FIG. 9 is a flow chart illustrating a transform function procedure involved in the procedure of FIG. 8.

DETAILED DESCRIPTION OF THE PREFERRED EMBODIMENTS

Hereinafter, a method for detecting the leading and trailing ends of a video tape in accordance with the present invention will be described in conjunction with FIGS. 6 to 9.

FIG. 6 is a block diagram illustrating the configuration of a magnetic recording/reproducing apparatus to which the detection method of the present invention is applied.

In FIG. 6, the reference numeral 100 denotes a microcomputer for controlling the operation of the magnetic recording/reproducing apparatus and determining the leading and trailing ends of the video tape, thereby stopping the running of the video tape.

The reference numeral 110 denotes a reel rotation detecting unit for detecting the rotation of supply and take-up reels and sending a reel rotation detect signal to the microcomputer 100 when the supply and take-up reels rotate one revolution.

The reference numeral 120 denotes a CFG signal generating unit for generating a CFG signal when a capstan motor drives and for sending the generated CFG signal to the microcomputer 100.

The reference numeral 130 denotes a servo control system for servo-controlling a deck unit of the magnetic recording/reproducing apparatus under the control of the microcomputer 100, thereby running the video tape.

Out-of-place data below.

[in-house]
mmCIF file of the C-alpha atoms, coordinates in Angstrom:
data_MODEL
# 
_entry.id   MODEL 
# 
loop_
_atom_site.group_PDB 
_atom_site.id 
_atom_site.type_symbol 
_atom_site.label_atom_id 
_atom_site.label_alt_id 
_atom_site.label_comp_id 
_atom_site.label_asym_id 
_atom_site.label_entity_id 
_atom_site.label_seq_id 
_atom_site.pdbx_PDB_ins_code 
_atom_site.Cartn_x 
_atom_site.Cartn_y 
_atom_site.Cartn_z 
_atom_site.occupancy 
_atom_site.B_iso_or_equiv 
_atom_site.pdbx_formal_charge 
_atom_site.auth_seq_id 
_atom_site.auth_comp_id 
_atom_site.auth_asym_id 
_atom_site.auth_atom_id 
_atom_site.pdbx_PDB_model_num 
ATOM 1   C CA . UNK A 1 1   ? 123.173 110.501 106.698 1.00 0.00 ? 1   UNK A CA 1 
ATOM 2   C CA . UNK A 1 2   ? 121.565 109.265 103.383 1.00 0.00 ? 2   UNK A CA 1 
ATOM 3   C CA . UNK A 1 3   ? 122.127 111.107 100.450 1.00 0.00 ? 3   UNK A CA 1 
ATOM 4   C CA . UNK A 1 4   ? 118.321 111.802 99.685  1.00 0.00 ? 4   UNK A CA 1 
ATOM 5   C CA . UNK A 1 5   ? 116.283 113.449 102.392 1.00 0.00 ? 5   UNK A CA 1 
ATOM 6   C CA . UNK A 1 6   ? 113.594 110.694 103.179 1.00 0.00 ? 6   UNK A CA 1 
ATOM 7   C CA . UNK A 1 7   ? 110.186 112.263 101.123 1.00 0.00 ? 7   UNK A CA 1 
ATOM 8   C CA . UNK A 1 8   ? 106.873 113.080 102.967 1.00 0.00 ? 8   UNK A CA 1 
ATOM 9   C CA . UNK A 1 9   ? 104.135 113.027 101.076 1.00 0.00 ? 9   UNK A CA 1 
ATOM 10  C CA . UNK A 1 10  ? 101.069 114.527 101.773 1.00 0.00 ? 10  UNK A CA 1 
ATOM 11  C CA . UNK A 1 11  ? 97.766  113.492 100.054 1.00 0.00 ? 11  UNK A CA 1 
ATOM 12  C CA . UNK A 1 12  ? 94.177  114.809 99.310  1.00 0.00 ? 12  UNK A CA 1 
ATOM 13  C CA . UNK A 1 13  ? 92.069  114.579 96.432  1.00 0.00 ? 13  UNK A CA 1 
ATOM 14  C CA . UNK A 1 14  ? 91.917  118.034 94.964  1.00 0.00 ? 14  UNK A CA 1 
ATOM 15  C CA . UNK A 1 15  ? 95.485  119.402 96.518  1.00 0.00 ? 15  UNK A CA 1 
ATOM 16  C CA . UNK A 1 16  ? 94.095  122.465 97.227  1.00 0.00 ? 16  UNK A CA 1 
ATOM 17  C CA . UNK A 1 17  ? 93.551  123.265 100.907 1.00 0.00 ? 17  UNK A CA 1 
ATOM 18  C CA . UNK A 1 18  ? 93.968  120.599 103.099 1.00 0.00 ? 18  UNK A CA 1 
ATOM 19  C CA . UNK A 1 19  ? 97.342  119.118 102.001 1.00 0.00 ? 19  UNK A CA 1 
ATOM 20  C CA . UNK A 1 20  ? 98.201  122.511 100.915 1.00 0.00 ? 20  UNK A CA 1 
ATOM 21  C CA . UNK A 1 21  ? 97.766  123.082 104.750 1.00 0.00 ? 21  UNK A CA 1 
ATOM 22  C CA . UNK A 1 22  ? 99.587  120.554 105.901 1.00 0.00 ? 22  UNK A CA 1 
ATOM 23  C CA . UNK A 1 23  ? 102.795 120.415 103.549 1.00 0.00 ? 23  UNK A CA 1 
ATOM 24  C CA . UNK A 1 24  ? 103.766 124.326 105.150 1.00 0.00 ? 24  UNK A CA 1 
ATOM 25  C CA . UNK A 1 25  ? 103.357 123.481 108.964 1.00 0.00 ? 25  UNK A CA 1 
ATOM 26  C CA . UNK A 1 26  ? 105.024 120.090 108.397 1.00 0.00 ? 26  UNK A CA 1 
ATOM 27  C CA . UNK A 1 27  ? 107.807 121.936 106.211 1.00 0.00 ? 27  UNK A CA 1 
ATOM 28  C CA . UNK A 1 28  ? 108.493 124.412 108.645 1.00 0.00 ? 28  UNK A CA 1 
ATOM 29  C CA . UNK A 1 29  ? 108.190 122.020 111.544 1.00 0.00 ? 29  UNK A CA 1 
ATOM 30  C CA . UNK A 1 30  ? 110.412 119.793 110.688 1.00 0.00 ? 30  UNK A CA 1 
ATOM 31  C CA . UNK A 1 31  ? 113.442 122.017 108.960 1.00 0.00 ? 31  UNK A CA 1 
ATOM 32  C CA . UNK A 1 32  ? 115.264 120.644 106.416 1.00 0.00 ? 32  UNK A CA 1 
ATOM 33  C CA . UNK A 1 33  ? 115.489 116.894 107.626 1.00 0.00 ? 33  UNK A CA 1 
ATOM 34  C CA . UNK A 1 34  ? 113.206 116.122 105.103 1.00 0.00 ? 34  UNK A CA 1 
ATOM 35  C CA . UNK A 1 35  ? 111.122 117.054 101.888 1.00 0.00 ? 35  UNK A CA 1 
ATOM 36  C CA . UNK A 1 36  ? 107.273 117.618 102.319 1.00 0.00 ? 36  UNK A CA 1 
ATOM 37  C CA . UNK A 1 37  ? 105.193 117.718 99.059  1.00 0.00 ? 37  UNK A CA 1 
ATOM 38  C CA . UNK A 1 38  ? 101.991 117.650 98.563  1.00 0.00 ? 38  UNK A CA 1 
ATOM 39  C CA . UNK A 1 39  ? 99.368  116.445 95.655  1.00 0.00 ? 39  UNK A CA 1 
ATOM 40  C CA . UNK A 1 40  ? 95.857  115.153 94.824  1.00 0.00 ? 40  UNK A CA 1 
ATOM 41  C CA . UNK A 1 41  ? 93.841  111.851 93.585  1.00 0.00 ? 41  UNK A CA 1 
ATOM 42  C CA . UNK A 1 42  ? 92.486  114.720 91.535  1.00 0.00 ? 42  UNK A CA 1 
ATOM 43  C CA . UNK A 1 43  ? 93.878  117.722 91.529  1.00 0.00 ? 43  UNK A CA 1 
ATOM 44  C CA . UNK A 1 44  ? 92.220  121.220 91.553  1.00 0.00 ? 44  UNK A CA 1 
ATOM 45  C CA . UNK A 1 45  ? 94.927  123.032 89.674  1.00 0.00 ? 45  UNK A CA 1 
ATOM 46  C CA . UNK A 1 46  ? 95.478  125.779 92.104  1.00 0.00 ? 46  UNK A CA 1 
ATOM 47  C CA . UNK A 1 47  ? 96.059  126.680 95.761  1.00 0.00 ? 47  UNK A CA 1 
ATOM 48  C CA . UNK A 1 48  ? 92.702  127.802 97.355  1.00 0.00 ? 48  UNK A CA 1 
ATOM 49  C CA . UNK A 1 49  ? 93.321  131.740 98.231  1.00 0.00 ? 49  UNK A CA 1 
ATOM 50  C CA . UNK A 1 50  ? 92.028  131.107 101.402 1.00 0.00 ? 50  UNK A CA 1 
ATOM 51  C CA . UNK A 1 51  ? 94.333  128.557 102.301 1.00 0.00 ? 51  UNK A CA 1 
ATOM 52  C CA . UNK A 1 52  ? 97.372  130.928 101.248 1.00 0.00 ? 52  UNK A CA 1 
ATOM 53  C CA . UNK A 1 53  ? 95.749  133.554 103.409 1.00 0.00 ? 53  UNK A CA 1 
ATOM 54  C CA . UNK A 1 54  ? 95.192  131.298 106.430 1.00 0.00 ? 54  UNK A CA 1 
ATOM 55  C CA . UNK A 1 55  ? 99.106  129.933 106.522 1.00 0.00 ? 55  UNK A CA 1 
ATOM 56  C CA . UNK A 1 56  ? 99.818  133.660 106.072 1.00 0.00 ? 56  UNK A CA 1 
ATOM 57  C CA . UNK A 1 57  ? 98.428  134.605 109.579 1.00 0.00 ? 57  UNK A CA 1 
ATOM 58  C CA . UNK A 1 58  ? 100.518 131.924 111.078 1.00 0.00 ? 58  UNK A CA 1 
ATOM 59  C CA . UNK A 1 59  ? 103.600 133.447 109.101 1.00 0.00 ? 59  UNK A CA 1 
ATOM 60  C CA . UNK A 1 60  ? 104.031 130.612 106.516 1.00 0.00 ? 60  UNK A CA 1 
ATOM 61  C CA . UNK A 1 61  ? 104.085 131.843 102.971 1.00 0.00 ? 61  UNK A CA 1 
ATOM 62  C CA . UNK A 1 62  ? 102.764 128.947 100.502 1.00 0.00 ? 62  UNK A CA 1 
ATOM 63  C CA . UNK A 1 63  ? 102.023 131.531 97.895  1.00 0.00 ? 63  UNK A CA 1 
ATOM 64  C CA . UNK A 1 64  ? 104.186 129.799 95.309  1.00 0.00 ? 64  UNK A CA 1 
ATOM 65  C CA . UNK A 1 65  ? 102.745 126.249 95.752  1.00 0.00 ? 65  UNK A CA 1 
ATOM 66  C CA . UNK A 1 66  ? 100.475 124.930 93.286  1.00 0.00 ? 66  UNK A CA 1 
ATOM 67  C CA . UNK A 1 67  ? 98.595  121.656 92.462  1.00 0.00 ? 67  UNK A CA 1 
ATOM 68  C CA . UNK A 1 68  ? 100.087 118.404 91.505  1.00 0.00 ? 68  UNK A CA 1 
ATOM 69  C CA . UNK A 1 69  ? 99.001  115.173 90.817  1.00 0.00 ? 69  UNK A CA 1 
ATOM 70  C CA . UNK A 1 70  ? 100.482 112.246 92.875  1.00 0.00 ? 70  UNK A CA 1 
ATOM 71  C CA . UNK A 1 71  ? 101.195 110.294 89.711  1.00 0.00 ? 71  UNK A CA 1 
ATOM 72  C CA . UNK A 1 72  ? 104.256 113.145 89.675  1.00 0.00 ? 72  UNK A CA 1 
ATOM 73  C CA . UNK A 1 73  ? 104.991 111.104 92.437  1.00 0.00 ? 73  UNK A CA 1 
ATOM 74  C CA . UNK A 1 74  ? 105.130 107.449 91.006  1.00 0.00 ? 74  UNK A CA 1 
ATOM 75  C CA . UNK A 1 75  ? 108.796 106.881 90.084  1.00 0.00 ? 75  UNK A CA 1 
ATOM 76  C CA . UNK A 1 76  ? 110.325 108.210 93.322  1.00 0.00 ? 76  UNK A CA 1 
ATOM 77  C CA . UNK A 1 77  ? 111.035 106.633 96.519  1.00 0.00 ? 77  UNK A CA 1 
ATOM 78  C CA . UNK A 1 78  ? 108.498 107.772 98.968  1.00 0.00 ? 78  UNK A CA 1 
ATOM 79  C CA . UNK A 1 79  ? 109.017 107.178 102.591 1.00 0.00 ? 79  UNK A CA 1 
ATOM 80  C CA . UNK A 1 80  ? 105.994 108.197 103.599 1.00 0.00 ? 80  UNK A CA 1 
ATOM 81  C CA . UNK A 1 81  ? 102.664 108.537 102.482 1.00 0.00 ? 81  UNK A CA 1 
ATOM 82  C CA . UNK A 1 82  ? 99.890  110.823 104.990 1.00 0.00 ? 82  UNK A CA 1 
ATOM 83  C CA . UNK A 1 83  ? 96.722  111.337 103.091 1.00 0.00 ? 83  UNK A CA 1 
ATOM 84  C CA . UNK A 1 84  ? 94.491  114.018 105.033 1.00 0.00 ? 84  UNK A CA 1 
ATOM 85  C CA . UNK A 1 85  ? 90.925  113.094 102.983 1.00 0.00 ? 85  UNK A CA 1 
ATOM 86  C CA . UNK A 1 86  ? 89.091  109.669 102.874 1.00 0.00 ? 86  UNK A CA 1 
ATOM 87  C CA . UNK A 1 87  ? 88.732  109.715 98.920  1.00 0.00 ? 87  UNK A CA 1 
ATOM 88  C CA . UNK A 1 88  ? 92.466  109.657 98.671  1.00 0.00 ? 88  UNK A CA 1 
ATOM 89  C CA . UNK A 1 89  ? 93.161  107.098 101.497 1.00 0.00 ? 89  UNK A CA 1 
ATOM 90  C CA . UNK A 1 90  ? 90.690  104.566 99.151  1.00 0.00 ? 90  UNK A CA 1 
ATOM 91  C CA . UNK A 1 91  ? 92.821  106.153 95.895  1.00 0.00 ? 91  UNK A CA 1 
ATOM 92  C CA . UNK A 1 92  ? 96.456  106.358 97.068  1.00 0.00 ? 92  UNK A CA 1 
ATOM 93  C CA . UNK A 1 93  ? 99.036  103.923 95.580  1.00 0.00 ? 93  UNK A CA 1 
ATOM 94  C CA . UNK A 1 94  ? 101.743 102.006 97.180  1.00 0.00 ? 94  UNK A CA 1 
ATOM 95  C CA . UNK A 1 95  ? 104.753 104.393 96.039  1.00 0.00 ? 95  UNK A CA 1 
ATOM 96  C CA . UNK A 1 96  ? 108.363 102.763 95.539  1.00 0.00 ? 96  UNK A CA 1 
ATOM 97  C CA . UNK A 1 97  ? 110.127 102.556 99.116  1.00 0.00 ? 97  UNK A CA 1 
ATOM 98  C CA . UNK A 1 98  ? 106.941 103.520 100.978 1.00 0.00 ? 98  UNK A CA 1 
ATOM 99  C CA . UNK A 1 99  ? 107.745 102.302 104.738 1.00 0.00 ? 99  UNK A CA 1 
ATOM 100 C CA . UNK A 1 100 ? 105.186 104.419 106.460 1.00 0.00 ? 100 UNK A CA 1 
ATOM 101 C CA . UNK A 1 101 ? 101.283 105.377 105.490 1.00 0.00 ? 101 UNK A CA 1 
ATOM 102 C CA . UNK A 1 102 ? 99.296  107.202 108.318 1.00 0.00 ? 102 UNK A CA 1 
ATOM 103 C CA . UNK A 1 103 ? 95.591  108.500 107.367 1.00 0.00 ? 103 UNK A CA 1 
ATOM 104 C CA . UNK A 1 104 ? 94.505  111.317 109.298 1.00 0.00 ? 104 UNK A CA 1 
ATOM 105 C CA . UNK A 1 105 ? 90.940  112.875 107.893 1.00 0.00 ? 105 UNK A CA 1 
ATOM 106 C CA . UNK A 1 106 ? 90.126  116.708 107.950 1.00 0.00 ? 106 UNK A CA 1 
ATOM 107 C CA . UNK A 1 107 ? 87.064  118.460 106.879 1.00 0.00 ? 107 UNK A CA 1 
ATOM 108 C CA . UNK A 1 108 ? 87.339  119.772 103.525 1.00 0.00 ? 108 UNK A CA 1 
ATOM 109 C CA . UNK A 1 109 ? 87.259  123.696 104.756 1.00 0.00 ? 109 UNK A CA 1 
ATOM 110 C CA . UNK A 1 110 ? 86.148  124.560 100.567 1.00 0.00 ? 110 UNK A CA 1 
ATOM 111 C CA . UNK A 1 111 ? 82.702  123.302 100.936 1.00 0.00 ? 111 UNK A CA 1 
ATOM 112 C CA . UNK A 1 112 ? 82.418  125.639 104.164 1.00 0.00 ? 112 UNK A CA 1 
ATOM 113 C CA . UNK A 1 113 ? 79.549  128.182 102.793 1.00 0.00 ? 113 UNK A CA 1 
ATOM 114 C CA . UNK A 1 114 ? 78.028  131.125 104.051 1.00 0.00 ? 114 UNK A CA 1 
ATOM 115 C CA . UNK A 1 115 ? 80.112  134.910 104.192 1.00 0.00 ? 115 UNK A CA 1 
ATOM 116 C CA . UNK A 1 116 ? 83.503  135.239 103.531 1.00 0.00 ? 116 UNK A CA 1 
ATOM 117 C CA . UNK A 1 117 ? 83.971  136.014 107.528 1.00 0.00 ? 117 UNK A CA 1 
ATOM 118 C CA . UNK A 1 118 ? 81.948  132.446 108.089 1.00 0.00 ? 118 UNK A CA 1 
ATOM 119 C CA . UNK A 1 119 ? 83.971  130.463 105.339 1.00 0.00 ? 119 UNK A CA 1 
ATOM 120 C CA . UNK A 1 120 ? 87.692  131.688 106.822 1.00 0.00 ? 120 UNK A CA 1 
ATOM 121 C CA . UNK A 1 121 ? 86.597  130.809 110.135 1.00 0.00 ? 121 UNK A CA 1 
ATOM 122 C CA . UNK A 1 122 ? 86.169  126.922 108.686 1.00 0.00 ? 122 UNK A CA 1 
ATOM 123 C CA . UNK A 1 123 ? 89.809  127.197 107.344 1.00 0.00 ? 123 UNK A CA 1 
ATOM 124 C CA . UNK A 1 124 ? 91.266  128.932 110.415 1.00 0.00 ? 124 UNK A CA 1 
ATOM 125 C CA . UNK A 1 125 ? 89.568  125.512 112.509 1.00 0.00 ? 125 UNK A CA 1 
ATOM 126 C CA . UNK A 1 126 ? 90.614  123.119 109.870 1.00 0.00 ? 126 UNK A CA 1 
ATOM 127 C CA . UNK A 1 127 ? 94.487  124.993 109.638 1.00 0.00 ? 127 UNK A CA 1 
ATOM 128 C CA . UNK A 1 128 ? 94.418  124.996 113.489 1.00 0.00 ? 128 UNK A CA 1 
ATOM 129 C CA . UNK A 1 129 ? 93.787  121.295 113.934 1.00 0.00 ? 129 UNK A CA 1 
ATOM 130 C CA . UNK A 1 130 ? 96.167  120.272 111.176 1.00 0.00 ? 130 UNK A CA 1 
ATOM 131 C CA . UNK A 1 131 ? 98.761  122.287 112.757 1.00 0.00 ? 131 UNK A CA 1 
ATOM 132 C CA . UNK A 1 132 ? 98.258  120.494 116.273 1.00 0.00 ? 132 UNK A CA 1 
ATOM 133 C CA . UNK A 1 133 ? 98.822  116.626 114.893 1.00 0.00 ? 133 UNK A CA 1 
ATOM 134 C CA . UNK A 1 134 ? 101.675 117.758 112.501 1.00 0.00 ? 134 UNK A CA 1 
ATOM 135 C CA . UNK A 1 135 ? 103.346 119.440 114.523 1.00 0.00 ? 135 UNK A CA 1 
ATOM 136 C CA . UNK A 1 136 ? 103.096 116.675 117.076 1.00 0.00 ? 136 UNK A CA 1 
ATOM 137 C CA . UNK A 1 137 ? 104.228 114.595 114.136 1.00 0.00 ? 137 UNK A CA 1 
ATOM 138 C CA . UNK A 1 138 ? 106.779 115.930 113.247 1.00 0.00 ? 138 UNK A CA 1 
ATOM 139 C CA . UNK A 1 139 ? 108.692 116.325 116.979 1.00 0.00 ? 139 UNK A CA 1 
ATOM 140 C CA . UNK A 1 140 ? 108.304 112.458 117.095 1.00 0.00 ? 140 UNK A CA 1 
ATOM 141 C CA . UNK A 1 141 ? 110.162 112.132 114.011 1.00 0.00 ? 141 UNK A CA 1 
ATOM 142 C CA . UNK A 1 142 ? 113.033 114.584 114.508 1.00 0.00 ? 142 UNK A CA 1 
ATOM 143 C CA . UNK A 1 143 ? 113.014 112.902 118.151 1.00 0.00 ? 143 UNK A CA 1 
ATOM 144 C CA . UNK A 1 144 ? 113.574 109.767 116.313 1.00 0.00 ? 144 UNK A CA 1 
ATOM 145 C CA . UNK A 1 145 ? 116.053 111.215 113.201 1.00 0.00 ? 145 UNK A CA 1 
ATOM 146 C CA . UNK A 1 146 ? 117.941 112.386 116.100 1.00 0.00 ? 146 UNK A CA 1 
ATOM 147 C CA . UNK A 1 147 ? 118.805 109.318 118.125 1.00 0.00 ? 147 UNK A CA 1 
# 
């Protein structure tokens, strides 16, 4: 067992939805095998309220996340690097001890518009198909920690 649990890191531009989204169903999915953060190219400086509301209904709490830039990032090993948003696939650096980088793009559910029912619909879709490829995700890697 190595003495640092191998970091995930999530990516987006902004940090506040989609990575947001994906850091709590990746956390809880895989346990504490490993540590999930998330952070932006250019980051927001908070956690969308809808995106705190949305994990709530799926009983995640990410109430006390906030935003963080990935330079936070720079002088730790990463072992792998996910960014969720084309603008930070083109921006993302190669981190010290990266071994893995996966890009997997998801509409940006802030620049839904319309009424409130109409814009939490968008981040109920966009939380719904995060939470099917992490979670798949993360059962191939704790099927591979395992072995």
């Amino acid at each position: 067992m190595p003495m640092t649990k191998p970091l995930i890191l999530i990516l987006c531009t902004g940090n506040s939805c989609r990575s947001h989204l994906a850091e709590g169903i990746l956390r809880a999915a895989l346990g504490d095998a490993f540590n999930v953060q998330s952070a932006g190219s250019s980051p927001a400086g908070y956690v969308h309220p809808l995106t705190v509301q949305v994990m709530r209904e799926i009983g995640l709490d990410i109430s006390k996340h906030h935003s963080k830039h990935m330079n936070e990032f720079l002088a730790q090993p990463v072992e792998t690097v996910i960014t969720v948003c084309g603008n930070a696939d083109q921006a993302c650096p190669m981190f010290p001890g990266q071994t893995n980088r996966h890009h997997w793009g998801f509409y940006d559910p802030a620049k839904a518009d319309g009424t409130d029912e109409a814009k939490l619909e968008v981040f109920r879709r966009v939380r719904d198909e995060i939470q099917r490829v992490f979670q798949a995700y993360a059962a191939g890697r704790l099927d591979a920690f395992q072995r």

The reference numeral 140 denotes a signal reproducing unit for reproducing video, audio and control signals recorded on the video tape during the running of the video tape under the control of the servo control system 130 and sending the reproduced signals to the microcomputer 100.

In accordance with the detection method of the present invention which is applied to the magnetic recording/reproducing apparatus having the above-mentioned configuration, it is determined at step S1 whether or not the video tape runs at a high speed. When it is not determined at step S1 that the video tape runs at a high speed, it is determined at step S2 whether or not a reproducing operation is carried out.

Here, the high-speed running of the video tape includes all operation modes in which only the video tape runs while reproducing no signal recorded thereon, as in the fast forward or rewinding mode.